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Office of the Ohio Consumers' Counsel

The Ohio Senate
Public Utilities Committee

Testimony on Senate Bill 157
(Protecting Ohioans from Resellers/Submeterers of Utility

Bruce Weston, Agency Director
Ohio Consumers’ Counsel

On Behalf of
Ohio Residential Utility Consumers

June 26, 2018

Hello Chair Beagle, Vice-Chair McColley, Ranking Minority Member Williams, and members of the Committee. My name is Bruce Weston. I am the Ohio Consumers’ Counsel, the director of the state agency that represents 4.5 million residential utility consumers.

I am testifying today with some good news for consumers regarding this legislation. I will get back to that good news in a minute.

As you know, the purpose of this legislation is to protect Ohioans who do not receive their utility service directly from public utilities or other primary providers. Instead, these consumers are resold utility service by third-parties typically described as submeterers or resellers. These Ohioans can be considered as having a second-class consumer status because they lack the protection of regulation or competitive markets that the General Assembly has wisely instituted over the years to protect utility consumers.

The protections that these Ohioans are lacking include service protections and limits on prices. An example of a service protection is the consumer’s right to have utility service without improper disconnection.

Forty years ago the Ohio Consumers’ Counsel Governing Board adopted the attached “Consumers’ Bill of Rights.” Four years ago I gave my initial testimony in the General Assembly on this issue of protecting submetered Ohioans. Essentially, these consumer rights of forty years ago still echo in what consumers need now from their state government. Two of these rights relate to consideration of consumer issues by the General Assembly.

And that brings me back to where I started today regarding the good news for consumers. Under the leadership and direct involvement of Senate President Obhof and his staff, there is significant progress underway toward a legislative solution that will provide real protections for Ohio consumers. Those protections include giving the PUCO clear authority to regulate resellers in the public interest, such as by promulgating rules needed for consumer protection. The protections also include establishing limits on submetering charges. And the protections include giving remedies to consumers in the event of noncompliances by resellers, among other protections.

I appreciate that the Senate President, with his staff, reached out to me for a candid meeting on the consumer issues. And I thank Chairman Beagle and his staff who reached out to me for a thorough conversation about what consumers need from legislation. Thanks go also to the bill sponsor, Senator Bacon, as we are building on the pending legislation that he developed. And I thank Representative Duffey who has been active in this consumer protection issue for several years.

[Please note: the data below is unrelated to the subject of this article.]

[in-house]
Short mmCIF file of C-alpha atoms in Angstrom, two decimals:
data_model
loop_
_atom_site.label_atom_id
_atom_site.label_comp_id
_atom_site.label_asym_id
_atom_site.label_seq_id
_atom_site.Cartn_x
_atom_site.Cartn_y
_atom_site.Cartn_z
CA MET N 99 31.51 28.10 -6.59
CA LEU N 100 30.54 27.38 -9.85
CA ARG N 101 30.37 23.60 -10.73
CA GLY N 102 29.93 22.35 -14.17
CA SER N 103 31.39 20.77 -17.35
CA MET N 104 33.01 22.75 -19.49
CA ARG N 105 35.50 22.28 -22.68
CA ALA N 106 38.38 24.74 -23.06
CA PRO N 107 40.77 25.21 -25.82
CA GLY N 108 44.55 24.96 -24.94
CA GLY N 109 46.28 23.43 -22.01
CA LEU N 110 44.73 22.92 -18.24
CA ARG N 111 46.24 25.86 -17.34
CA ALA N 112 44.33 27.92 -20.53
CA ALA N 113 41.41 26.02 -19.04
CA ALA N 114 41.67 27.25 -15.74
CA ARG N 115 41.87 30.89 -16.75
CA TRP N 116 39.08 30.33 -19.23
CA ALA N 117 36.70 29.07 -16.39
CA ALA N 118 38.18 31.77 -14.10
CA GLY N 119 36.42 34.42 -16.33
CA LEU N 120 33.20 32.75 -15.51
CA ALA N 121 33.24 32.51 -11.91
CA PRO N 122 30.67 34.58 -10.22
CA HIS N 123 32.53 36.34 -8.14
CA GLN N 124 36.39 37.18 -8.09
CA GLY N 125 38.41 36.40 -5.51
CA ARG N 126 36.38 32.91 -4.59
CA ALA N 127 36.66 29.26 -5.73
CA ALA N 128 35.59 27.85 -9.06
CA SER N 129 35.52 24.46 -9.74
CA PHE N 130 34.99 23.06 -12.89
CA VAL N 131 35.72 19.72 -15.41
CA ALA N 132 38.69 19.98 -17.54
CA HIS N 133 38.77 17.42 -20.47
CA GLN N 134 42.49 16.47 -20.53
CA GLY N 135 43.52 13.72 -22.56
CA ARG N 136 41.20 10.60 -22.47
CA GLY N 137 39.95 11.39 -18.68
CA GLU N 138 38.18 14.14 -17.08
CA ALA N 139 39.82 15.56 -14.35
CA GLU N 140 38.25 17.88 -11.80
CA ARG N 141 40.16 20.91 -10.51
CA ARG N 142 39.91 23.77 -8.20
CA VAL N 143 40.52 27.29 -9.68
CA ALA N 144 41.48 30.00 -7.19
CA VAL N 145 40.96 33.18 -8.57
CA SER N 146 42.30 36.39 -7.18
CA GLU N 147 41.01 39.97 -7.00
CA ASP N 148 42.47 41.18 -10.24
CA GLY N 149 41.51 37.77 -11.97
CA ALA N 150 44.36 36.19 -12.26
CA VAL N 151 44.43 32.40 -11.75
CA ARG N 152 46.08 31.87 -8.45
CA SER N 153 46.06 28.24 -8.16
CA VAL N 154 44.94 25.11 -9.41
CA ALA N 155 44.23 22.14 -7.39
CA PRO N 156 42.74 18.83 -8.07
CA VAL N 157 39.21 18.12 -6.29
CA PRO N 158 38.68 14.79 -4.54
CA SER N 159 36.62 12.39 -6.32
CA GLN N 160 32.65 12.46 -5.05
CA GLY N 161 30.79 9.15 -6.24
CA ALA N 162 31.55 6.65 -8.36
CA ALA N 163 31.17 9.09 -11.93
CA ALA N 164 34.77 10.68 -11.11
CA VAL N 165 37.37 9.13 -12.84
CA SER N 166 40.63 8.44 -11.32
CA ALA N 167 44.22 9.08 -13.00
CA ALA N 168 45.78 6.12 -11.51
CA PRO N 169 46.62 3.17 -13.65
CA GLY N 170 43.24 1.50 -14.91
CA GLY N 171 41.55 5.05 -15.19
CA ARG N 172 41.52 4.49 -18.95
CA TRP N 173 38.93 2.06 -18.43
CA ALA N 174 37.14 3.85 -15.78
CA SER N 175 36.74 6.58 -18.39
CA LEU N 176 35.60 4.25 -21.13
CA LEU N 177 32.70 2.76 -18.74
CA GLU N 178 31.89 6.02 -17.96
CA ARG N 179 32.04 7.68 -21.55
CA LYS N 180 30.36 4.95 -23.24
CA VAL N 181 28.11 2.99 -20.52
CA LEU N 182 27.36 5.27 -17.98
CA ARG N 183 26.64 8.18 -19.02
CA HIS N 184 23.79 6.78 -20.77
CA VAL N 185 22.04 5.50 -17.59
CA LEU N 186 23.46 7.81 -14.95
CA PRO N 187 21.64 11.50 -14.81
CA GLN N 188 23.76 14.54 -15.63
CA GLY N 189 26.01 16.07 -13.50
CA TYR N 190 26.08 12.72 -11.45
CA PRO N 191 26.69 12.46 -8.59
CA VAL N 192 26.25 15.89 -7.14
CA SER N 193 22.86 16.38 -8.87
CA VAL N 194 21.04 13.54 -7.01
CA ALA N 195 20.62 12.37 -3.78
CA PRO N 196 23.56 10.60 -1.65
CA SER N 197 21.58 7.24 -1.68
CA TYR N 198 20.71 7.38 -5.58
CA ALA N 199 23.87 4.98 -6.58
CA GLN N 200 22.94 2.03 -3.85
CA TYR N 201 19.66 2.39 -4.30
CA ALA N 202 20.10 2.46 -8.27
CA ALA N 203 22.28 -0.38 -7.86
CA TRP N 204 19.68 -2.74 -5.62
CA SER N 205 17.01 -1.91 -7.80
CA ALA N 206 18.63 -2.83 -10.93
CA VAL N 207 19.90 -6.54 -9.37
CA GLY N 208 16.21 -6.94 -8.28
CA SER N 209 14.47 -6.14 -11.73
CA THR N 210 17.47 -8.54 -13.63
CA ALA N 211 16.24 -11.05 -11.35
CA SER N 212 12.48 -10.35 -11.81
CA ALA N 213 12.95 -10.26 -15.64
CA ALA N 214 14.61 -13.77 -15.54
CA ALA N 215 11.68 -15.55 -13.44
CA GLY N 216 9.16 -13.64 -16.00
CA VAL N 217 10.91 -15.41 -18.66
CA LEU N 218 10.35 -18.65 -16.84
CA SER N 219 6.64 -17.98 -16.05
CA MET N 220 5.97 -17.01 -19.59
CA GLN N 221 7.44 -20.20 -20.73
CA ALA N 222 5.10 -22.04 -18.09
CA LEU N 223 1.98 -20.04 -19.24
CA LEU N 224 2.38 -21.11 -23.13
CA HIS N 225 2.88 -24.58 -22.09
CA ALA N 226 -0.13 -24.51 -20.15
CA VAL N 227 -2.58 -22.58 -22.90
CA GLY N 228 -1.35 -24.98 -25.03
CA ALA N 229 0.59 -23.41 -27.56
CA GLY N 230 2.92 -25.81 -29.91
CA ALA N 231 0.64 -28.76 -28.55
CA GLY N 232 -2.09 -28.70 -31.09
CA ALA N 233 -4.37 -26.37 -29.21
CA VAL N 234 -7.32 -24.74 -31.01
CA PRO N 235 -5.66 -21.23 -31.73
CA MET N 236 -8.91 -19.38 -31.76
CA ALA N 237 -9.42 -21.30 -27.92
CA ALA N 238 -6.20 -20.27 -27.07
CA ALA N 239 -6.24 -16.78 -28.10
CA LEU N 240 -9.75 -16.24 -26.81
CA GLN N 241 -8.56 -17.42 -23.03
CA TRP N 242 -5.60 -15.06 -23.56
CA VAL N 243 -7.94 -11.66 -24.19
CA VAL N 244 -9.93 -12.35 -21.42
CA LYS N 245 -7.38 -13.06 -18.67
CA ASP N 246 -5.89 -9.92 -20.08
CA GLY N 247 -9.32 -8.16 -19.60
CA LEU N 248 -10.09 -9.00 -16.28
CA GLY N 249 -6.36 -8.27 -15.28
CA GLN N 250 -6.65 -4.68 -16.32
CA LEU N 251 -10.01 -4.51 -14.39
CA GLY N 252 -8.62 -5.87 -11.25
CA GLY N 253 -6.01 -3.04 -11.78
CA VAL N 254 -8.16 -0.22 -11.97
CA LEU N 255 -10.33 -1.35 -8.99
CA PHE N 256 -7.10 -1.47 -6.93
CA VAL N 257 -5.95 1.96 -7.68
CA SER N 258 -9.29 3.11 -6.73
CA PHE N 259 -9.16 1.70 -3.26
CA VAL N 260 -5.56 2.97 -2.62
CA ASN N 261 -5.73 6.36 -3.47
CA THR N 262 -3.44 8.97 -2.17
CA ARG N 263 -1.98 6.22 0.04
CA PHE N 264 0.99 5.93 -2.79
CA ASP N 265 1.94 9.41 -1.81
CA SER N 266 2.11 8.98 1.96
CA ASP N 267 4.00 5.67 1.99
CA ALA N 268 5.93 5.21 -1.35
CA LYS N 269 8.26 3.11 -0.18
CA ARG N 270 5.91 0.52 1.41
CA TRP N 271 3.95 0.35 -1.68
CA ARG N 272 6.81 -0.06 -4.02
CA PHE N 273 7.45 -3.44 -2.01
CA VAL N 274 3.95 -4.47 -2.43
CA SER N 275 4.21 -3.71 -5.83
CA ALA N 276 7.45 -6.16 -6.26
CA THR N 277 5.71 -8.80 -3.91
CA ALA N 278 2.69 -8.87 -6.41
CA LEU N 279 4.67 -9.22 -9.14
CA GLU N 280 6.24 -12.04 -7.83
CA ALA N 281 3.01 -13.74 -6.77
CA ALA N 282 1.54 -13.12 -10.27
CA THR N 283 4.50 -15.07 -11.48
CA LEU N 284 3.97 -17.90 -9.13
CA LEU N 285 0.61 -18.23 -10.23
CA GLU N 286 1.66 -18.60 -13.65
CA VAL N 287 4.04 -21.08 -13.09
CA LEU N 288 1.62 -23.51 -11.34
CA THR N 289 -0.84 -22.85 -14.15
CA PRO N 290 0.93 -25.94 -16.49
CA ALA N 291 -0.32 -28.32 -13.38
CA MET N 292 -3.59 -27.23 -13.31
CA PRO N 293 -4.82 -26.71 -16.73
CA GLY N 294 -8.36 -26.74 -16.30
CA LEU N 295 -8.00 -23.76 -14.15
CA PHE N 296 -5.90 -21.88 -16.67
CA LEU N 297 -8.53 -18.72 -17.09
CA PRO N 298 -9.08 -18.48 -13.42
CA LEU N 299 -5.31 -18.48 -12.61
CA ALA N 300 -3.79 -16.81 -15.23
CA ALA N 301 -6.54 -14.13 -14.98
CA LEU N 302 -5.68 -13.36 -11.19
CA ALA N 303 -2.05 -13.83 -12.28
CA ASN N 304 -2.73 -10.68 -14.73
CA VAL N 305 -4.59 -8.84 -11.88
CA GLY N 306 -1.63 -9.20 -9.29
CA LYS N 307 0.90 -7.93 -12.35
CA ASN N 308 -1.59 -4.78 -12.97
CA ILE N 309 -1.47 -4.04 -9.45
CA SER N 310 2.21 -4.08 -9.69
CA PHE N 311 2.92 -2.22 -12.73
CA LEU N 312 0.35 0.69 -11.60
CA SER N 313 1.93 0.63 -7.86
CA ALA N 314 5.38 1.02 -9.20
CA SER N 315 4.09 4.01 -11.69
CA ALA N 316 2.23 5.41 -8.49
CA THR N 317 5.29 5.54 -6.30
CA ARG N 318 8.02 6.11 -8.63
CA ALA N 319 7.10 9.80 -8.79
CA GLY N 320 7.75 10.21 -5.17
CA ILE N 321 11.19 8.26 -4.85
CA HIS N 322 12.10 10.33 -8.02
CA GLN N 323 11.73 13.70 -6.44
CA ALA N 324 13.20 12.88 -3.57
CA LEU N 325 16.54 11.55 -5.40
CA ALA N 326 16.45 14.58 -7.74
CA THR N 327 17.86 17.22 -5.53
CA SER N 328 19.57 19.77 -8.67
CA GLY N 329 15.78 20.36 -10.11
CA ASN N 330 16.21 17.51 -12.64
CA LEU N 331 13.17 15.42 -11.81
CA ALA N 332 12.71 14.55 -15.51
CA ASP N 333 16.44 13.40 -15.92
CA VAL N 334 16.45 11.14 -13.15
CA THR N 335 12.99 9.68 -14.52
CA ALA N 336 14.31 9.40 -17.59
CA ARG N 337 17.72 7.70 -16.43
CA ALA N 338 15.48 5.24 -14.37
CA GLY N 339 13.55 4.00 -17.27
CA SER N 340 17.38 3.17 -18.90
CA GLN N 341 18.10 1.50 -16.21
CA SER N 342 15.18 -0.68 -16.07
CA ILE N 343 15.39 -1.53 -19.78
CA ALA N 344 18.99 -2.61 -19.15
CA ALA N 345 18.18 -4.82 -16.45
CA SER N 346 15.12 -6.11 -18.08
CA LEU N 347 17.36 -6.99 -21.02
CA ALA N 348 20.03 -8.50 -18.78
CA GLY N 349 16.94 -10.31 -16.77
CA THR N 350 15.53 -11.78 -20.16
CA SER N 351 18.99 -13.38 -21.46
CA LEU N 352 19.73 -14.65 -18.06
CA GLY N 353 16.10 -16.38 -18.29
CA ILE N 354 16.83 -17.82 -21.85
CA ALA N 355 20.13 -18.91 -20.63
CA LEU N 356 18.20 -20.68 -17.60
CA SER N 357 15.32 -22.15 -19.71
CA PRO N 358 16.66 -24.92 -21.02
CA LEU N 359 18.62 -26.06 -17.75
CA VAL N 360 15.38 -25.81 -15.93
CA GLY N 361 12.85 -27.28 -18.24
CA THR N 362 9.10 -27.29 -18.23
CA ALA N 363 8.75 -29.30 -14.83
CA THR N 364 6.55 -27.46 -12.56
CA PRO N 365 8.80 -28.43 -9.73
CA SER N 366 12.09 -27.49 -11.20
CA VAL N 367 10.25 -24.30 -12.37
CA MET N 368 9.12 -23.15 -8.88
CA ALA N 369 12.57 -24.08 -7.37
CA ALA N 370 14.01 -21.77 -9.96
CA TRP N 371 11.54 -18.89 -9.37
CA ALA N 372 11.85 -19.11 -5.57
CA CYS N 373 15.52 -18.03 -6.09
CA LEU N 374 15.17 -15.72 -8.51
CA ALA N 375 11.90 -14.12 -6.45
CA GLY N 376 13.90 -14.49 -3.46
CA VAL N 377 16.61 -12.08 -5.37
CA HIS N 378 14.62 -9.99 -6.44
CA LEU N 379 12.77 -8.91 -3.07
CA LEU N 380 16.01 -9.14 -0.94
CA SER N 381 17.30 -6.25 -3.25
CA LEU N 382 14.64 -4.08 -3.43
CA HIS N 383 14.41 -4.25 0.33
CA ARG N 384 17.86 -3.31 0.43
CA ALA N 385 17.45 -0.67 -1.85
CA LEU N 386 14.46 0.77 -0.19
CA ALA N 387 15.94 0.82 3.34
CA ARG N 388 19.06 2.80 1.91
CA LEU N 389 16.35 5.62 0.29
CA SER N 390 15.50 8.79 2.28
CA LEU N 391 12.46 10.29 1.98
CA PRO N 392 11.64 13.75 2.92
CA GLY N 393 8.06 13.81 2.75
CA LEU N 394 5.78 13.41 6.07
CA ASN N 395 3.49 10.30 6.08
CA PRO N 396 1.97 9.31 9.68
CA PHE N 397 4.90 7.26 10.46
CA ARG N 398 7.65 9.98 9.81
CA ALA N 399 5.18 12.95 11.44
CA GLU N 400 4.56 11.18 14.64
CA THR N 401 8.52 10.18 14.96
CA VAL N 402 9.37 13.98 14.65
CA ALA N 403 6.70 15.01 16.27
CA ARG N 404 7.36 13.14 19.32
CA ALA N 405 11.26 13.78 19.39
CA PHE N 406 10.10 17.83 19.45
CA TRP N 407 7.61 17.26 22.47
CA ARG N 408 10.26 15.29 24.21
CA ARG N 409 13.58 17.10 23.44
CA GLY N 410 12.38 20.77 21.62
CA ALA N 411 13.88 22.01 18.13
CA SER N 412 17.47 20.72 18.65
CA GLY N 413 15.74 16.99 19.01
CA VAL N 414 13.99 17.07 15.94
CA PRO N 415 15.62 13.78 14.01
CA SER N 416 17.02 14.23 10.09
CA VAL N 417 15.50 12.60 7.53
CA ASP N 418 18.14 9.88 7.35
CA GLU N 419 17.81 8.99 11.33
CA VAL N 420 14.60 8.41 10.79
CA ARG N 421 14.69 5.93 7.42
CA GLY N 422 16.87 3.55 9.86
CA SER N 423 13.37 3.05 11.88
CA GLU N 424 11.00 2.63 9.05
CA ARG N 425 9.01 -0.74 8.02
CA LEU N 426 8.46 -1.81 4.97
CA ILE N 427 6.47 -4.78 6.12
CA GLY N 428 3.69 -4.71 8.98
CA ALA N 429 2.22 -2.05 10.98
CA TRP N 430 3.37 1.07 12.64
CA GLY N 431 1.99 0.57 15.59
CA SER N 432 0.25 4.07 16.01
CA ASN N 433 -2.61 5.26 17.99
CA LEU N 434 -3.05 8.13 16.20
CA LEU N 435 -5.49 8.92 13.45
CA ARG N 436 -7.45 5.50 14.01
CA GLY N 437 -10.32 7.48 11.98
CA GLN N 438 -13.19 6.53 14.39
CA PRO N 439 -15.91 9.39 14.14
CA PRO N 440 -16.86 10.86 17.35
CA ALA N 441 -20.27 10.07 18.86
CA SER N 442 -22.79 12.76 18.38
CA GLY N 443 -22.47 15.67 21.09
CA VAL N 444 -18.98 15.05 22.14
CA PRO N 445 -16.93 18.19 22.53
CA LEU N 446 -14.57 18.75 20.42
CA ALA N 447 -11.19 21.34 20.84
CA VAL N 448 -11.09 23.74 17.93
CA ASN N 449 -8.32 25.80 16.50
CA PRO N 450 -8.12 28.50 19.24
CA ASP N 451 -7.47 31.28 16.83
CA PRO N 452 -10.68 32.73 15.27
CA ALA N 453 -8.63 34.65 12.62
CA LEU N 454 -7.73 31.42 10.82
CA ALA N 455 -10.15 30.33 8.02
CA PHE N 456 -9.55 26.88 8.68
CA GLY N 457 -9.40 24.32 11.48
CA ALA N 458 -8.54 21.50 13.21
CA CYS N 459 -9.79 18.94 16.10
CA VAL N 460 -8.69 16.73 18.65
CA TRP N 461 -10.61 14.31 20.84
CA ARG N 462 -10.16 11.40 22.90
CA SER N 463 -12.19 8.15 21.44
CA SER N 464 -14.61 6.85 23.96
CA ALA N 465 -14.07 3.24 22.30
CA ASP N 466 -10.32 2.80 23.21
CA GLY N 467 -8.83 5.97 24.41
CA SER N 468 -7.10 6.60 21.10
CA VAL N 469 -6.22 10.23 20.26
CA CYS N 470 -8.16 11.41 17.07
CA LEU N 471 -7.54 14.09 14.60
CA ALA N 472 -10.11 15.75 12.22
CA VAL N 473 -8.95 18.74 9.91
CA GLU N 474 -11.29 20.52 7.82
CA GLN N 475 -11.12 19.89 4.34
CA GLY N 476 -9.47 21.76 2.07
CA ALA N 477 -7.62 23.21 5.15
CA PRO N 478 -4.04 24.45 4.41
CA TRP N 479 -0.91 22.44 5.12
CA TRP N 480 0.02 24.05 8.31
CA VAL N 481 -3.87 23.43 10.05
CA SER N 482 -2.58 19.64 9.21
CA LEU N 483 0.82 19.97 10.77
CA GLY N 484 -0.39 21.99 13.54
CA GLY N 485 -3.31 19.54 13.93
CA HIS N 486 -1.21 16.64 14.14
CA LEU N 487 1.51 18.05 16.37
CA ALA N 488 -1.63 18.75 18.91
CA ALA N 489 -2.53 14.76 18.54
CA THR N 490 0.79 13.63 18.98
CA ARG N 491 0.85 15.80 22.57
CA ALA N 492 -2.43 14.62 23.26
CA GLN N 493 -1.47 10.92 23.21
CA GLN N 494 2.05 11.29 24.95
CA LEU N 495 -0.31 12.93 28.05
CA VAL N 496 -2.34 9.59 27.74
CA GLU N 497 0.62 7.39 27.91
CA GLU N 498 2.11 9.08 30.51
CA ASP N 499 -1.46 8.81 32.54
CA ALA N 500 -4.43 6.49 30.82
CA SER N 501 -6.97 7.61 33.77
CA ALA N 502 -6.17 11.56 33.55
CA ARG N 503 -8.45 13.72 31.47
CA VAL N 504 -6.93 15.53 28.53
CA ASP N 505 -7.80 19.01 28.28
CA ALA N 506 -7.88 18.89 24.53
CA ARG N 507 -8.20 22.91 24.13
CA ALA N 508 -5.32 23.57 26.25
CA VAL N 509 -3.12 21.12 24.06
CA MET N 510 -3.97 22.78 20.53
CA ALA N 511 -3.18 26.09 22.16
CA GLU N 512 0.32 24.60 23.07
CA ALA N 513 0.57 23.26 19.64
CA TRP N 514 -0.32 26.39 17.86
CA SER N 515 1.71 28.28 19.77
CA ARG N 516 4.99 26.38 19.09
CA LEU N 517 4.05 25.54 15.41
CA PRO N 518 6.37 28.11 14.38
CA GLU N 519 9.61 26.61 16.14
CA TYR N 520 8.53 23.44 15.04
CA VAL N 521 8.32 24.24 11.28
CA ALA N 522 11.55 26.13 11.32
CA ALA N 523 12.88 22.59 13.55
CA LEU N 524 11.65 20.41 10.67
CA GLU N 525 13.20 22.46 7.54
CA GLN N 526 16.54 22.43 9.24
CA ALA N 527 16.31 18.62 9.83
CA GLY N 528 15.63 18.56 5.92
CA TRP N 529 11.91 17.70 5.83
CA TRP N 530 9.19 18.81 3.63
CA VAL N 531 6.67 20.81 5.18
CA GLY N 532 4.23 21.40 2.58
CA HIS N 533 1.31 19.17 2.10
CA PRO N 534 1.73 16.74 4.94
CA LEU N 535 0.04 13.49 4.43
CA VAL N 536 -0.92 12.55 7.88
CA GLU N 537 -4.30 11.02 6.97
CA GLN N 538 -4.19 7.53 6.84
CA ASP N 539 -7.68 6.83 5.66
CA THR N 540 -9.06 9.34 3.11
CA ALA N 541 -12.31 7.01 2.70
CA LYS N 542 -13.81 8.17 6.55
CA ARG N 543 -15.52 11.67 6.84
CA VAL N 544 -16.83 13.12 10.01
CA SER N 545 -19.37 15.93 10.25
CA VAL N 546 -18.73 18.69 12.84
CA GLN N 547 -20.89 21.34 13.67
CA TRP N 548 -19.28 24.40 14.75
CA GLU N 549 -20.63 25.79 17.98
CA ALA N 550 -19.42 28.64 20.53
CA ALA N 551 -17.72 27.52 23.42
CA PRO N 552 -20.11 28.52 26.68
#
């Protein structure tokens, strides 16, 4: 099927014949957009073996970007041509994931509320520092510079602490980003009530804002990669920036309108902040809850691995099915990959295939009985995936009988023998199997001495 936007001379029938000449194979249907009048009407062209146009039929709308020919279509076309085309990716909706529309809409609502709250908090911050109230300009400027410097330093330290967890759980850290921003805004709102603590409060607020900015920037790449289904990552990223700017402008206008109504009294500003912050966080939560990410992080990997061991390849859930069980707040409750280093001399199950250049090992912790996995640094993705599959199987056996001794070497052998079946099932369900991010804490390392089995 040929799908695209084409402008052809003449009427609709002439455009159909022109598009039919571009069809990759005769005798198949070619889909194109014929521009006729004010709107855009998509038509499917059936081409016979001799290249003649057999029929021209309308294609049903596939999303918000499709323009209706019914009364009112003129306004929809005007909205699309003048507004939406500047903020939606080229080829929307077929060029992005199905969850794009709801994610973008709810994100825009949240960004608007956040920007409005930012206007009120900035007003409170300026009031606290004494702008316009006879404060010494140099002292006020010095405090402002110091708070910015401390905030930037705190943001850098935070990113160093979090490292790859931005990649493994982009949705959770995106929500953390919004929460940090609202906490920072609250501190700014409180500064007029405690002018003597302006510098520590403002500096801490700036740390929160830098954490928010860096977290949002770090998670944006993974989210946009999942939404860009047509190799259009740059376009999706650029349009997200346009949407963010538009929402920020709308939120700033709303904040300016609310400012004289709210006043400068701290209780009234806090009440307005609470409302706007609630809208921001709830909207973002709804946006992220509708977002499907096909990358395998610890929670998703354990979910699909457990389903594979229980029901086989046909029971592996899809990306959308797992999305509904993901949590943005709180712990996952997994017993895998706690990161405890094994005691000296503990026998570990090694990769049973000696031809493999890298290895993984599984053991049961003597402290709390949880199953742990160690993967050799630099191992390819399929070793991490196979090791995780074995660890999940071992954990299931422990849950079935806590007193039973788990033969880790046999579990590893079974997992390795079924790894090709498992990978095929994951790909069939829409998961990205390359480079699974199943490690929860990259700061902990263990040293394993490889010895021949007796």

Having expressed my appreciation for the significant progress, I ask this Committee for its kind patience. I am thankful that those involved are taking the necessary time for getting the details right in this legislation for consumer protection. And I am encouraged that this approach to legislation holds promise for being worthy of passage by you and your colleagues.

Thank you for this opportunity to testify.

Historical Journal

Bill of rights shapes commitment to residents

One of the first items accomplished during the first full year at the Office of the Ohio Consumers' Counsel was the adoption of the "Residential Utility Consumers' Bill of Rights."

The OCC Governing Board in March 1978 approved 10 basic rights that each residential utility consumer is entitled to because their work, health and life depend on the services supplied by utilities.

They are:

1. I have the right to receive adequate utility services.

2. I have the right to pay no more than a reasonable price for the utility services I use.

3. I have the right to not have my utility services arbitrarily terminated.

4. I have the right to have qualified representation in all proceedings affecting my supply and cost of utility services.

5. I have the right to receive all existing information concerning the supply and cost of utility services.

6. I have the right to question improper management of public utilities.

7. I have the right to demand conservation of utility resources.

8. I have the right to participate in making decisions affecting future utility resources for myself and my children.

9. I have the right to have my wishes and needs concerning my utility services considered by those elected or appointed to represent me.

10. I have the right to have this bill of rights enforced by binding laws enacted by my elected representatives and by binding rules and regulations promulgated by those appointed by my government.

This basic bill of rights has been the foundation of the OCC's commitment to represent residential utility customers. It has resulted in many consumer protections and savings of billions of dollars since the OCC's inception.